Hair loss is a very common condition and affects most people at some time in their lives, and it can range from mild hair thinning to total baldness. Hair can fall out for many different reasons. The majority of men lose their hair not through stress, or bad diet, or lack of sleep, but through the genetic trait of male pattern baldness which is hard to treat through shampoos or supplements alone. Women lose their hair for other reasons, but the argument still stands that a lot of the hair loss products on the market are just offering false hope. That said, there are a few that really work.
We normally lose approximately 50 to 100 scalp hairs each day. If more than, you may find unusually large amounts of hair in brushes, on clothing, and in the drains of sinks and tubs. You may also notice that your hair is generally thinner. Because of hair thinning, your hairline has changed or that one or more bald patches have appeared.
When hair loss is the result of telogen effluvium or medication side effects, the hair loss usually is all over the head, while in tinea infections and alopecia areata, the hair loss occurs in small patches. Also, tinea infections can cause additional symptoms, such as scaling of the scalp or areas of broken hairs that look like black dots. In traumatic alopecia, the area of hair loss depends on the method of hair injury and follows the pattern inflicted by hot rollers, braiding or chemical treatments. In male-pattern baldness, the hairline usually begins to recede at the temples first, followed by thinning at the top of the head. Gradually, the crown area becomes totally bald, leaving a fringe of hair around the back and sides of the head.
Due to there are many types of hair loss, finding the cause can be challenging. Most hair loss is not associated with systemic or internal disease, nor is poor diet a frequent factor. Hair may simply thin as a result of predetermined genetic factors and the overall aging process. Many men and women may notice mild physiologic thinning of hair starting in their 30s and 40s. Life vicissitudes, including illness, emotional trauma, protein deprivation (during strict dieting), and hormonal changes like those in pregnancy, puberty, and menopause may cause hair loss.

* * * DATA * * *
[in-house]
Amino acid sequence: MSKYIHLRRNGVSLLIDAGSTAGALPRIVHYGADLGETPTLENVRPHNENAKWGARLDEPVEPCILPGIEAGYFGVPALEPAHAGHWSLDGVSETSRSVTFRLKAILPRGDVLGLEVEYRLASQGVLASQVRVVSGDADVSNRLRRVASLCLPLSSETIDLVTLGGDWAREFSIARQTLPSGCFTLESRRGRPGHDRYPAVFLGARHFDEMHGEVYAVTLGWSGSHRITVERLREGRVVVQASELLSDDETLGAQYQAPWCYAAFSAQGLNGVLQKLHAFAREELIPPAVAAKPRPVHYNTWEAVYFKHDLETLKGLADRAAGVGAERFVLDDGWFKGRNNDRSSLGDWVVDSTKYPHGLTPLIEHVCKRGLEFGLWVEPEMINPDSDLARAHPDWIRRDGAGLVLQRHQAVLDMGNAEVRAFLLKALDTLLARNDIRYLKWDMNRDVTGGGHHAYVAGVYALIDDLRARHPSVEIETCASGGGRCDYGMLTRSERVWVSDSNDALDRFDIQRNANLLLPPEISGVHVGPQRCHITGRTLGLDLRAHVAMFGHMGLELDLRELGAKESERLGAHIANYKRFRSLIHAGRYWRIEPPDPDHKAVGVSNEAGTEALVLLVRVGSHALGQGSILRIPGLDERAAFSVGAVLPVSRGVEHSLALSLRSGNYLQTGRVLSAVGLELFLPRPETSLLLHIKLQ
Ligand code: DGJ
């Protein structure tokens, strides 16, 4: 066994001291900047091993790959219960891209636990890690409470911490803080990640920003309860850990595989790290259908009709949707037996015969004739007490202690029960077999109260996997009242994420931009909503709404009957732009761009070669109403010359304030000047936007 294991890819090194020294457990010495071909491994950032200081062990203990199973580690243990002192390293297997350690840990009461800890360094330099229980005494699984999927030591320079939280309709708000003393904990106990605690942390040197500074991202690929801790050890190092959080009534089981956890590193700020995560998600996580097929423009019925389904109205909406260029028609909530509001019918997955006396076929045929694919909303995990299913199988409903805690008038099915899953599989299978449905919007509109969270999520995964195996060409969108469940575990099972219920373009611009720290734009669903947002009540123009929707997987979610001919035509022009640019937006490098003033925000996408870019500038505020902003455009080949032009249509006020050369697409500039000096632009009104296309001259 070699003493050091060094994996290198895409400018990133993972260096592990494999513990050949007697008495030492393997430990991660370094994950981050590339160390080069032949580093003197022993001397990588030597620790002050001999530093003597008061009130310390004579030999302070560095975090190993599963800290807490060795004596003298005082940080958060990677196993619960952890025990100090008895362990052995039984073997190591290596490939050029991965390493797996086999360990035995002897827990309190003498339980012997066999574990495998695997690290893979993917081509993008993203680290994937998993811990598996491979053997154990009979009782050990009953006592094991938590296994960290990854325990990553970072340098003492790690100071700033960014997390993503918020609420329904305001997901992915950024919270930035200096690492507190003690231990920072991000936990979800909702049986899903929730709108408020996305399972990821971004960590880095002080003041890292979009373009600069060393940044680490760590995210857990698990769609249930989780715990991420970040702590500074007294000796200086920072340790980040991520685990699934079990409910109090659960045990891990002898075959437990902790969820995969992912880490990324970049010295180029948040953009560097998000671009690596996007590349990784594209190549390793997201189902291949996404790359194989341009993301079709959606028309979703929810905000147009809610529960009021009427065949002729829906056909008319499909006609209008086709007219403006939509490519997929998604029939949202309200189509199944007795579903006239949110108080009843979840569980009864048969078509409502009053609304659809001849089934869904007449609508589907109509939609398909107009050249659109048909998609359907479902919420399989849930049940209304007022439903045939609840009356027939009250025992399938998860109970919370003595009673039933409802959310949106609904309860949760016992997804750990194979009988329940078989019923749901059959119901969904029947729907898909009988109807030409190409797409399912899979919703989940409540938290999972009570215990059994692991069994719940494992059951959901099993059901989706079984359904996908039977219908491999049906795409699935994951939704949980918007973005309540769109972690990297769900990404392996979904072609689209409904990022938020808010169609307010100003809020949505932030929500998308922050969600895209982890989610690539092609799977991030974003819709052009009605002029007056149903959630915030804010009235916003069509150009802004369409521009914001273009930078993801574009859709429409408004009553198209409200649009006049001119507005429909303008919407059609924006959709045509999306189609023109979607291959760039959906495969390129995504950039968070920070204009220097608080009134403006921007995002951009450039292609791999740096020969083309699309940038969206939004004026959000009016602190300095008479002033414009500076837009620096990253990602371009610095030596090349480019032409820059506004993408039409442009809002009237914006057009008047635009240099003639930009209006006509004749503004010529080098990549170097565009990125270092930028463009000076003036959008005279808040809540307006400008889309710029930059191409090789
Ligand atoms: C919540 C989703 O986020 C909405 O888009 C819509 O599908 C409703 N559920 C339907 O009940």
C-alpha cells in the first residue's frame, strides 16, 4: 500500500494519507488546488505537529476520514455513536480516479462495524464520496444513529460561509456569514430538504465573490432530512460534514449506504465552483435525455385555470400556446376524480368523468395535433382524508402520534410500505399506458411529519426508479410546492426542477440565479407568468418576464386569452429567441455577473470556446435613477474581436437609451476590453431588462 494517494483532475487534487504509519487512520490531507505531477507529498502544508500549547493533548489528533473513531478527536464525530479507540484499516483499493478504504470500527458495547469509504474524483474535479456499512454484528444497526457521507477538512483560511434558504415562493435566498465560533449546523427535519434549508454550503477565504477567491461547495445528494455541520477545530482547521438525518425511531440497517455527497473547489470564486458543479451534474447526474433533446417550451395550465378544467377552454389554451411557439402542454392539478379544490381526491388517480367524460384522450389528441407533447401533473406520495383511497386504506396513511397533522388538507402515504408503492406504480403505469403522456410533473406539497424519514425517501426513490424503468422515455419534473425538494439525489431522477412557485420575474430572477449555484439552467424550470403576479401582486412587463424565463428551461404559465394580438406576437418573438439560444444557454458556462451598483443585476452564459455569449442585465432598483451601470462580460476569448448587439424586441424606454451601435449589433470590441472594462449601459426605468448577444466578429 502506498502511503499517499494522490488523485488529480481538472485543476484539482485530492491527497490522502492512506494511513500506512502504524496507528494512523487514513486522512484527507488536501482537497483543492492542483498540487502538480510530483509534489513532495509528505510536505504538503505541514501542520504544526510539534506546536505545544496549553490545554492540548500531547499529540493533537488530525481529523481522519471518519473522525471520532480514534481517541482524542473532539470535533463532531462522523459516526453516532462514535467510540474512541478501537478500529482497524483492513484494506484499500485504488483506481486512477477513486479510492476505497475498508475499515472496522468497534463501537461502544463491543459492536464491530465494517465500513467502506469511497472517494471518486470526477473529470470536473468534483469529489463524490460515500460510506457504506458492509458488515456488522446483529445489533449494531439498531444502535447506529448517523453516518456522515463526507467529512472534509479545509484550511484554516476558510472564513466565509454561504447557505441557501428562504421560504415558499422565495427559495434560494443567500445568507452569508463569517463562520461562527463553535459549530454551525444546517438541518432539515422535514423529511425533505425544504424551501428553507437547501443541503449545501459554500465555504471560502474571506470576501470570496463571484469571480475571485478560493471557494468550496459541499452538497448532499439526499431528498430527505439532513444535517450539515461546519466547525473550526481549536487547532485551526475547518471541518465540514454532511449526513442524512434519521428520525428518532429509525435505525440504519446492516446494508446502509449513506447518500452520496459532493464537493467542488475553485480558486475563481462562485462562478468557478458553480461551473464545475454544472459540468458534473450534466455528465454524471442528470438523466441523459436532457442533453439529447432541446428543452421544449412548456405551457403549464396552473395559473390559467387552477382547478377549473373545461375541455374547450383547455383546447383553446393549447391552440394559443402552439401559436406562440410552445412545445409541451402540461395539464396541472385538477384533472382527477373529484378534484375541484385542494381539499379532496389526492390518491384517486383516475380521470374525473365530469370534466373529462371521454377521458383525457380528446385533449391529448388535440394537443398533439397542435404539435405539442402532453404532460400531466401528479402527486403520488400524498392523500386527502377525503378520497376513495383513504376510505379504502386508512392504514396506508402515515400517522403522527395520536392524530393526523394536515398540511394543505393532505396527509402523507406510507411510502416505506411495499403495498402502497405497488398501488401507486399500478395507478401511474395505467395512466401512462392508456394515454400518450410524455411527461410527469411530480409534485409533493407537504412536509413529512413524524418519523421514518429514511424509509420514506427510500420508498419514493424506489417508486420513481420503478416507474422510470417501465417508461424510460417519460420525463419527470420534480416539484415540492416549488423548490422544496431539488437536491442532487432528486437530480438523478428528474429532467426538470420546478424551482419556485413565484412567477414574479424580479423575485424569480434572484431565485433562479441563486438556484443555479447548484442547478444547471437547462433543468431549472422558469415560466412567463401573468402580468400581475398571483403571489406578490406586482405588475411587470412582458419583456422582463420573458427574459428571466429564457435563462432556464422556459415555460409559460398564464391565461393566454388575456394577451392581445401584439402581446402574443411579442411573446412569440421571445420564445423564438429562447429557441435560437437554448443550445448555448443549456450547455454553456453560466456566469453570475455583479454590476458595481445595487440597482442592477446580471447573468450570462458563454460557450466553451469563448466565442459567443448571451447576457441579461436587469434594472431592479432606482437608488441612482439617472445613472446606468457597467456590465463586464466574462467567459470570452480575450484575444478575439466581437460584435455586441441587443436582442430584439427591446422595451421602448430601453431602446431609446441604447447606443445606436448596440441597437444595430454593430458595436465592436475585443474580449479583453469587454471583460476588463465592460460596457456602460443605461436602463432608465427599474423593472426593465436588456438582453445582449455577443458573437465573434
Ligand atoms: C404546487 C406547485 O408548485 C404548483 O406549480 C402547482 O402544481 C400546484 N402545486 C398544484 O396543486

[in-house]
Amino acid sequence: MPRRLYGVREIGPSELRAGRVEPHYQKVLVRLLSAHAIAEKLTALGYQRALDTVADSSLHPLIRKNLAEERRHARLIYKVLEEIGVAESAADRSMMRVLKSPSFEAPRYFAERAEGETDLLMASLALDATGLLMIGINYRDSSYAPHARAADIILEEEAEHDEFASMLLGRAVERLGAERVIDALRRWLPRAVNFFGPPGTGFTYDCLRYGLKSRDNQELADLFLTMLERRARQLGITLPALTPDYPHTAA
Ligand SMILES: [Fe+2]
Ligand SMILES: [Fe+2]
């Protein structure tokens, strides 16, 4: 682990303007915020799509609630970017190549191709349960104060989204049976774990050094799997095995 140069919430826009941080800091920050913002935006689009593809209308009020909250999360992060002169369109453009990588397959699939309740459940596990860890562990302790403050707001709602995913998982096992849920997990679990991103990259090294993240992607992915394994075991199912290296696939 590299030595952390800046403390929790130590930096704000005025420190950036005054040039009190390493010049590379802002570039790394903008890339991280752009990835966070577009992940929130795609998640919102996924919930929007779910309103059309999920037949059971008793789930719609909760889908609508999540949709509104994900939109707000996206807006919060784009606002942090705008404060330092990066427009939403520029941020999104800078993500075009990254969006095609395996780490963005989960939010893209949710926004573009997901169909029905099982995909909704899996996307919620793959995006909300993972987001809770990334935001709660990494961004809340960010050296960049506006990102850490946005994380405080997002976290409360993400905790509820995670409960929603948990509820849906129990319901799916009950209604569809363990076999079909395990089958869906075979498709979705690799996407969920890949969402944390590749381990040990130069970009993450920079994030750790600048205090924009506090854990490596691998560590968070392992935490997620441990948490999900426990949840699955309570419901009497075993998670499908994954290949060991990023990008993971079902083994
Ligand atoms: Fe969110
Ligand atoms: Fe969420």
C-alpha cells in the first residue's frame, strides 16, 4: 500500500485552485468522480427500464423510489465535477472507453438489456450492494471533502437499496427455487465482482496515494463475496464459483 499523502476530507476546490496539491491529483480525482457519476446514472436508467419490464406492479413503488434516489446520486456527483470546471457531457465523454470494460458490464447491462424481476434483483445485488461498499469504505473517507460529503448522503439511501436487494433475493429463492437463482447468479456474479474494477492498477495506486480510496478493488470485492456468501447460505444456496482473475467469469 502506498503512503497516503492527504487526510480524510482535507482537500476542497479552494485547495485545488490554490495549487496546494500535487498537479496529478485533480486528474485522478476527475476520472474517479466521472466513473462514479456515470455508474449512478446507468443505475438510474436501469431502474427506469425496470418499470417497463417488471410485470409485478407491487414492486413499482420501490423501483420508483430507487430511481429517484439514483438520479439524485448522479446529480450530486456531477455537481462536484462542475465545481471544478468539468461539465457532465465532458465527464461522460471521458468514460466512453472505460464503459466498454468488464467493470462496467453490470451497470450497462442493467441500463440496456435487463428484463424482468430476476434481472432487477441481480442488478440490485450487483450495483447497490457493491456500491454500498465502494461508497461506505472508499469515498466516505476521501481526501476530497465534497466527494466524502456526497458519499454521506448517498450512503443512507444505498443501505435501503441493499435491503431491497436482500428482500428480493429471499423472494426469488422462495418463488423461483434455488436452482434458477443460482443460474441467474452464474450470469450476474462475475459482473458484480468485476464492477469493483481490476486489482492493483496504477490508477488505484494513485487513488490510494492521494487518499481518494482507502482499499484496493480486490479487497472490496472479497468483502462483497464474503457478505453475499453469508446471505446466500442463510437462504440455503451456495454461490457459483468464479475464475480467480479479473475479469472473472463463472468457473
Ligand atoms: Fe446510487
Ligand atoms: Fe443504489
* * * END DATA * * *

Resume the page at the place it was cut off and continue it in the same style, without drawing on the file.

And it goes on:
Several health conditions, including thyroid disease, iron deficiency anemia, and secondary syphilis, can cause hair loss. While thyroid blood tests and other lab tests, including a complete blood count (CBC), on people who have ordinary hair loss are usually normal, it is important to exclude treatable causes of hair loss.
How long hair loss lasts depends on the cause. In telogen effluvium, for example, hair usually is lost over several weeks to months, but then grows back over the next several months. When hair loss is a side effect of a medication, hair regrowth usually returns to normal once the drug is stopped. If you are losing hair because of abusive hairdressing, the hair loss usually stops after you change to more natural styling, except in traction alopecia, which results from years of pulling the hair back in tight braids. In tinea scalp infection, the fungus that causes the problem must be treated for at least 6 to 12 weeks and hair regrowth may be slow. Early treatment is important in preventing possible permanent hair loss. Both male- and female-pattern baldness tend to get worse over time but can be treated.
In hair clubs, people often be recommended the relevant shampoo or make haircut for hair loss. And those who do seek medical help can be treated with topical minoxidil (Rogaine) or (in men only) oral finasteride (Propecia, Proscar), or they can choose hair transplants or scalp-reduction surgery.